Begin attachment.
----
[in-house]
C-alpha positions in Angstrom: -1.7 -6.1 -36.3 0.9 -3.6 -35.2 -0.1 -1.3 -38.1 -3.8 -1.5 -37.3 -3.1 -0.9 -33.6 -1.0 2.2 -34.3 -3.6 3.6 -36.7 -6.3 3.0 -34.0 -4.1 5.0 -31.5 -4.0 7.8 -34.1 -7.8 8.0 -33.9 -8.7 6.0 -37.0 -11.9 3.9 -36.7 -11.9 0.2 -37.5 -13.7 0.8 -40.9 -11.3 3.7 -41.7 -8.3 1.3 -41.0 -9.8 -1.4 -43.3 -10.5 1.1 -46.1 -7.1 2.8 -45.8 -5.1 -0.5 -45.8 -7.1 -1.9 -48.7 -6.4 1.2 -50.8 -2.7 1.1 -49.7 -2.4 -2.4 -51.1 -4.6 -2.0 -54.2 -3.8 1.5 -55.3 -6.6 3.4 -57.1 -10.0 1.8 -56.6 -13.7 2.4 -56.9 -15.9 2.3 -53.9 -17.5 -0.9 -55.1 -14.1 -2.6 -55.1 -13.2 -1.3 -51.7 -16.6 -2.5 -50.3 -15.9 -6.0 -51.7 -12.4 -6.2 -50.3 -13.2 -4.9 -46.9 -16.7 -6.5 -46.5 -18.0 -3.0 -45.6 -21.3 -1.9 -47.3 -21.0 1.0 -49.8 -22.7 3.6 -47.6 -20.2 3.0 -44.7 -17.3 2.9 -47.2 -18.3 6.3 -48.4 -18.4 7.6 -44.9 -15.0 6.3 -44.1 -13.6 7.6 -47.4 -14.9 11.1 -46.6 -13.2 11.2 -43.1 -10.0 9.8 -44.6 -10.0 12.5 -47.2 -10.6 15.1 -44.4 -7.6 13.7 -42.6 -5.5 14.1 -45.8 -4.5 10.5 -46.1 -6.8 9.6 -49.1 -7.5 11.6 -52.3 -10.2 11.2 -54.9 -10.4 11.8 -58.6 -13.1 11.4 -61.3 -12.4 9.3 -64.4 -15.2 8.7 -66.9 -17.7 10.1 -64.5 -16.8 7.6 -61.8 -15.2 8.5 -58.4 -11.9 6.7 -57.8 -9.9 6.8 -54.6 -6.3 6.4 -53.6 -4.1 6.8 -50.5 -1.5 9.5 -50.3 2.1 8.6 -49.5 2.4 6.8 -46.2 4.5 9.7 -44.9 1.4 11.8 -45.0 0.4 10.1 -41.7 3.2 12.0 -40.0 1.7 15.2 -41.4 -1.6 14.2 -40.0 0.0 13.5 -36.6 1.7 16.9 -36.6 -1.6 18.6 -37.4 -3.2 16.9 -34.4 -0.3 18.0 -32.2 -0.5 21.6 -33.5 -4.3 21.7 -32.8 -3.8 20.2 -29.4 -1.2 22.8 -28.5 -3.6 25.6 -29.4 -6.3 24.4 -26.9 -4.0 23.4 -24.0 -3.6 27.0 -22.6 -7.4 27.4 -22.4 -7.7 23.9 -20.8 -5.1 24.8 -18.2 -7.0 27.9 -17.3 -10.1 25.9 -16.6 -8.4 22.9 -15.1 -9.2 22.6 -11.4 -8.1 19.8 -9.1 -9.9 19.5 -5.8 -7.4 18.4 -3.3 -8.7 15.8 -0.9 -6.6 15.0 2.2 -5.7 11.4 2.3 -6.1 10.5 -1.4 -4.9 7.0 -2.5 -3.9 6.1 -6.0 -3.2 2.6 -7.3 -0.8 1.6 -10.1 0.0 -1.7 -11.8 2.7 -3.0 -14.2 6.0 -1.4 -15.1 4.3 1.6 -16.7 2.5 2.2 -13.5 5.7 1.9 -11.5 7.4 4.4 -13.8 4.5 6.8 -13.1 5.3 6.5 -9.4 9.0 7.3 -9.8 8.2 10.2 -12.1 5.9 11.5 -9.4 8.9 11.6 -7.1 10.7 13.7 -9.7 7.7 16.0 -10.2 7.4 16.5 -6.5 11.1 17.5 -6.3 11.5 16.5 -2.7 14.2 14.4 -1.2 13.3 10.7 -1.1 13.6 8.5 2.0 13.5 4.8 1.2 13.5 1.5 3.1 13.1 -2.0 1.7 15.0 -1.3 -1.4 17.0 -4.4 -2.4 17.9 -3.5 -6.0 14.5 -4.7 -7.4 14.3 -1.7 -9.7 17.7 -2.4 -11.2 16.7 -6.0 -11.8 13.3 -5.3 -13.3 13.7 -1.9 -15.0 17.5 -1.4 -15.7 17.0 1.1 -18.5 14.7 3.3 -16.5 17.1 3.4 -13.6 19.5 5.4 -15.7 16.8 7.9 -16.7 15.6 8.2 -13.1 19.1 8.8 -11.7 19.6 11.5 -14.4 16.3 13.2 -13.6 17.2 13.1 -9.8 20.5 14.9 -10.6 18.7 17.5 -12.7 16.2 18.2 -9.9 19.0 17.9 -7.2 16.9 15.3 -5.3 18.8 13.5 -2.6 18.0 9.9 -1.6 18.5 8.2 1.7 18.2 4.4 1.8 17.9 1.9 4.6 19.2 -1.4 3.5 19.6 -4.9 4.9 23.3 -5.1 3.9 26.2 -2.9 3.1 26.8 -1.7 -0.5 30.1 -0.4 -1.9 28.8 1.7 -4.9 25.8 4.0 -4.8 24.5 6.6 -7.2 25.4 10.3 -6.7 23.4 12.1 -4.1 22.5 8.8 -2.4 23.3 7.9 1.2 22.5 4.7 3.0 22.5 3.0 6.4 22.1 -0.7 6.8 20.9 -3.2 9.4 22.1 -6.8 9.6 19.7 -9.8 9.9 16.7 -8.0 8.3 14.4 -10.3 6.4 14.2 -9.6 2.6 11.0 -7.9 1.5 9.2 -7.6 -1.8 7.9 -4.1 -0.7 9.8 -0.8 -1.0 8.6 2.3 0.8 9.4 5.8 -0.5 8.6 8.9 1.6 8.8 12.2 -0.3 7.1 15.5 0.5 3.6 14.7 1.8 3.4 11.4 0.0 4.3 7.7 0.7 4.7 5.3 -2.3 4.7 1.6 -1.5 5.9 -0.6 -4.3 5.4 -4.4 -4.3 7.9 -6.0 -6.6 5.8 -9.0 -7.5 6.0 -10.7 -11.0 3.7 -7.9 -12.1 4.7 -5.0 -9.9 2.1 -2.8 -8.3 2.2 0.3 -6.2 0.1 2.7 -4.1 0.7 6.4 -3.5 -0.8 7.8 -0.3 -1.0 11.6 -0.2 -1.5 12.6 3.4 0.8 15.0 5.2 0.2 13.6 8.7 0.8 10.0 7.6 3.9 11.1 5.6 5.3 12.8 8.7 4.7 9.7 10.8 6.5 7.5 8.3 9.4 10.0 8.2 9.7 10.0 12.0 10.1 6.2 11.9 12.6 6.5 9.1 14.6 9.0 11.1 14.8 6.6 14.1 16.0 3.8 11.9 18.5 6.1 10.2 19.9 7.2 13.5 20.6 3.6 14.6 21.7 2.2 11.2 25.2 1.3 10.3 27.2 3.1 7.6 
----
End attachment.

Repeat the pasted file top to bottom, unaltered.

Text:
[in-house]
C-alpha positions in Angstrom: -1.7 -6.1 -36.3 0.9 -3.6 -35.2 -0.1 -1.3 -38.1 -3.8 -1.5 -37.3 -3.1 -0.9 -33.6 -1.0 2.2 -34.3 -3.6 3.6 -36.7 -6.3 3.0 -34.0 -4.1 5.0 -31.5 -4.0 7.8 -34.1 -7.8 8.0 -33.9 -8.7 6.0 -37.0 -11.9 3.9 -36.7 -11.9 0.2 -37.5 -13.7 0.8 -40.9 -11.3 3.7 -41.7 -8.3 1.3 -41.0 -9.8 -1.4 -43.3 -10.5 1.1 -46.1 -7.1 2.8 -45.8 -5.1 -0.5 -45.8 -7.1 -1.9 -48.7 -6.4 1.2 -50.8 -2.7 1.1 -49.7 -2.4 -2.4 -51.1 -4.6 -2.0 -54.2 -3.8 1.5 -55.3 -6.6 3.4 -57.1 -10.0 1.8 -56.6 -13.7 2.4 -56.9 -15.9 2.3 -53.9 -17.5 -0.9 -55.1 -14.1 -2.6 -55.1 -13.2 -1.3 -51.7 -16.6 -2.5 -50.3 -15.9 -6.0 -51.7 -12.4 -6.2 -50.3 -13.2 -4.9 -46.9 -16.7 -6.5 -46.5 -18.0 -3.0 -45.6 -21.3 -1.9 -47.3 -21.0 1.0 -49.8 -22.7 3.6 -47.6 -20.2 3.0 -44.7 -17.3 2.9 -47.2 -18.3 6.3 -48.4 -18.4 7.6 -44.9 -15.0 6.3 -44.1 -13.6 7.6 -47.4 -14.9 11.1 -46.6 -13.2 11.2 -43.1 -10.0 9.8 -44.6 -10.0 12.5 -47.2 -10.6 15.1 -44.4 -7.6 13.7 -42.6 -5.5 14.1 -45.8 -4.5 10.5 -46.1 -6.8 9.6 -49.1 -7.5 11.6 -52.3 -10.2 11.2 -54.9 -10.4 11.8 -58.6 -13.1 11.4 -61.3 -12.4 9.3 -64.4 -15.2 8.7 -66.9 -17.7 10.1 -64.5 -16.8 7.6 -61.8 -15.2 8.5 -58.4 -11.9 6.7 -57.8 -9.9 6.8 -54.6 -6.3 6.4 -53.6 -4.1 6.8 -50.5 -1.5 9.5 -50.3 2.1 8.6 -49.5 2.4 6.8 -46.2 4.5 9.7 -44.9 1.4 11.8 -45.0 0.4 10.1 -41.7 3.2 12.0 -40.0 1.7 15.2 -41.4 -1.6 14.2 -40.0 0.0 13.5 -36.6 1.7 16.9 -36.6 -1.6 18.6 -37.4 -3.2 16.9 -34.4 -0.3 18.0 -32.2 -0.5 21.6 -33.5 -4.3 21.7 -32.8 -3.8 20.2 -29.4 -1.2 22.8 -28.5 -3.6 25.6 -29.4 -6.3 24.4 -26.9 -4.0 23.4 -24.0 -3.6 27.0 -22.6 -7.4 27.4 -22.4 -7.7 23.9 -20.8 -5.1 24.8 -18.2 -7.0 27.9 -17.3 -10.1 25.9 -16.6 -8.4 22.9 -15.1 -9.2 22.6 -11.4 -8.1 19.8 -9.1 -9.9 19.5 -5.8 -7.4 18.4 -3.3 -8.7 15.8 -0.9 -6.6 15.0 2.2 -5.7 11.4 2.3 -6.1 10.5 -1.4 -4.9 7.0 -2.5 -3.9 6.1 -6.0 -3.2 2.6 -7.3 -0.8 1.6 -10.1 0.0 -1.7 -11.8 2.7 -3.0 -14.2 6.0 -1.4 -15.1 4.3 1.6 -16.7 2.5 2.2 -13.5 5.7 1.9 -11.5 7.4 4.4 -13.8 4.5 6.8 -13.1 5.3 6.5 -9.4 9.0 7.3 -9.8 8.2 10.2 -12.1 5.9 11.5 -9.4 8.9 11.6 -7.1 10.7 13.7 -9.7 7.7 16.0 -10.2 7.4 16.5 -6.5 11.1 17.5 -6.3 11.5 16.5 -2.7 14.2 14.4 -1.2 13.3 10.7 -1.1 13.6 8.5 2.0 13.5 4.8 1.2 13.5 1.5 3.1 13.1 -2.0 1.7 15.0 -1.3 -1.4 17.0 -4.4 -2.4 17.9 -3.5 -6.0 14.5 -4.7 -7.4 14.3 -1.7 -9.7 17.7 -2.4 -11.2 16.7 -6.0 -11.8 13.3 -5.3 -13.3 13.7 -1.9 -15.0 17.5 -1.4 -15.7 17.0 1.1 -18.5 14.7 3.3 -16.5 17.1 3.4 -13.6 19.5 5.4 -15.7 16.8 7.9 -16.7 15.6 8.2 -13.1 19.1 8.8 -11.7 19.6 11.5 -14.4 16.3 13.2 -13.6 17.2 13.1 -9.8 20.5 14.9 -10.6 18.7 17.5 -12.7 16.2 18.2 -9.9 19.0 17.9 -7.2 16.9 15.3 -5.3 18.8 13.5 -2.6 18.0 9.9 -1.6 18.5 8.2 1.7 18.2 4.4 1.8 17.9 1.9 4.6 19.2 -1.4 3.5 19.6 -4.9 4.9 23.3 -5.1 3.9 26.2 -2.9 3.1 26.8 -1.7 -0.5 30.1 -0.4 -1.9 28.8 1.7 -4.9 25.8 4.0 -4.8 24.5 6.6 -7.2 25.4 10.3 -6.7 23.4 12.1 -4.1 22.5 8.8 -2.4 23.3 7.9 1.2 22.5 4.7 3.0 22.5 3.0 6.4 22.1 -0.7 6.8 20.9 -3.2 9.4 22.1 -6.8 9.6 19.7 -9.8 9.9 16.7 -8.0 8.3 14.4 -10.3 6.4 14.2 -9.6 2.6 11.0 -7.9 1.5 9.2 -7.6 -1.8 7.9 -4.1 -0.7 9.8 -0.8 -1.0 8.6 2.3 0.8 9.4 5.8 -0.5 8.6 8.9 1.6 8.8 12.2 -0.3 7.1 15.5 0.5 3.6 14.7 1.8 3.4 11.4 0.0 4.3 7.7 0.7 4.7 5.3 -2.3 4.7 1.6 -1.5 5.9 -0.6 -4.3 5.4 -4.4 -4.3 7.9 -6.0 -6.6 5.8 -9.0 -7.5 6.0 -10.7 -11.0 3.7 -7.9 -12.1 4.7 -5.0 -9.9 2.1 -2.8 -8.3 2.2 0.3 -6.2 0.1 2.7 -4.1 0.7 6.4 -3.5 -0.8 7.8 -0.3 -1.0 11.6 -0.2 -1.5 12.6 3.4 0.8 15.0 5.2 0.2 13.6 8.7 0.8 10.0 7.6 3.9 11.1 5.6 5.3 12.8 8.7 4.7 9.7 10.8 6.5 7.5 8.3 9.4 10.0 8.2 9.7 10.0 12.0 10.1 6.2 11.9 12.6 6.5 9.1 14.6 9.0 11.1 14.8 6.6 14.1 16.0 3.8 11.9 18.5 6.1 10.2 19.9 7.2 13.5 20.6 3.6 14.6 21.7 2.2 11.2 25.2 1.3 10.3 27.2 3.1 7.6 